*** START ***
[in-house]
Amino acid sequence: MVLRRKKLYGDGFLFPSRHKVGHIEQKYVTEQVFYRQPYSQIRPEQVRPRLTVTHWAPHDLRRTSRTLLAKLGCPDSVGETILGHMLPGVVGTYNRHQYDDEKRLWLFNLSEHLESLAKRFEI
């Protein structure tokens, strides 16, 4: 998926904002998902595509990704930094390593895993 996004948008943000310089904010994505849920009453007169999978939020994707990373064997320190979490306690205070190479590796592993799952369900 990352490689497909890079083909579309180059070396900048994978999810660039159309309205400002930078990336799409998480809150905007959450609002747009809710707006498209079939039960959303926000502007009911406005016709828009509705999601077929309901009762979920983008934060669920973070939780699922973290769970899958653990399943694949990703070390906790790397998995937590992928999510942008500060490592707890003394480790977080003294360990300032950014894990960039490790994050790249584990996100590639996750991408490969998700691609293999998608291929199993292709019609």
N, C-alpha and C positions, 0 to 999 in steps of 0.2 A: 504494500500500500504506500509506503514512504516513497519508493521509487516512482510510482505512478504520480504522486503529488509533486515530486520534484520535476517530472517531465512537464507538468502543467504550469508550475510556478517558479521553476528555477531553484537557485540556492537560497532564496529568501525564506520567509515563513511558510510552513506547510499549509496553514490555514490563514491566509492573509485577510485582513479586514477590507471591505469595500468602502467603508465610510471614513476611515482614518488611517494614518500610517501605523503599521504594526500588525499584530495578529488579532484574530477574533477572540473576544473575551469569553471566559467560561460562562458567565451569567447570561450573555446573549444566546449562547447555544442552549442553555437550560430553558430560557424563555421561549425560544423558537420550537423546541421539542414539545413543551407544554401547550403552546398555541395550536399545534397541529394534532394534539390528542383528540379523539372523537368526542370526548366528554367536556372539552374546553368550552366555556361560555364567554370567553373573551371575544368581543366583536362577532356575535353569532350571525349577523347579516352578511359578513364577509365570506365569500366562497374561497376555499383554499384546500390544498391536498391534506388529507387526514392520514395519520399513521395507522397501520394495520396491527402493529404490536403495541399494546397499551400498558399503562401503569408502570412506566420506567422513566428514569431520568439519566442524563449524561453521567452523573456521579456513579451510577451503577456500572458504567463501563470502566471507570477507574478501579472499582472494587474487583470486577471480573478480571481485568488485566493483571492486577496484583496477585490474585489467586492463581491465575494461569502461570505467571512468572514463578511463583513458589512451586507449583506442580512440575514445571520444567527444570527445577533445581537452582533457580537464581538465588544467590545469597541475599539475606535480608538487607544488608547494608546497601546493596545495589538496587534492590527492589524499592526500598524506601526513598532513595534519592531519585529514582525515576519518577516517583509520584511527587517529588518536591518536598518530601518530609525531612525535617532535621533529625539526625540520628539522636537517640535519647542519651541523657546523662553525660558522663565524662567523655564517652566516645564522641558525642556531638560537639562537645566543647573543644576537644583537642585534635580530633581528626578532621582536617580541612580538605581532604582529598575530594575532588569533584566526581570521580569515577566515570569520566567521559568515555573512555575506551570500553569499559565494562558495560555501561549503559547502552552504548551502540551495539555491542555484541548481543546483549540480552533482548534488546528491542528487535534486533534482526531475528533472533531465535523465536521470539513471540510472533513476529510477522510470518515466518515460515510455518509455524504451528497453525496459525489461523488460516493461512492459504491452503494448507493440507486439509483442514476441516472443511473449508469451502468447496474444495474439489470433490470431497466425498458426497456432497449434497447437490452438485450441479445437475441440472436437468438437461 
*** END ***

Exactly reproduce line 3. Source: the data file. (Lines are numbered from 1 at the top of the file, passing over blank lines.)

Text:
């Protein structure tokens, strides 16, 4: 998926904002998902595509990704930094390593895993 996004948008943000310089904010994505849920009453007169999978939020994707990373064997320190979490306690205070190479590796592993799952369900 990352490689497909890079083909579309180059070396900048994978999810660039159309309205400002930078990336799409998480809150905007959450609002747009809710707006498209079939039960959303926000502007009911406005016709828009509705999601077929309901009762979920983008934060669920973070939780699922973290769970899958653990399943694949990703070390906790790397998995937590992928999510942008500060490592707890003394480790977080003294360990300032950014894990960039490790994050790249584990996100590639996750991408490969998700691609293999998608291929199993292709019609």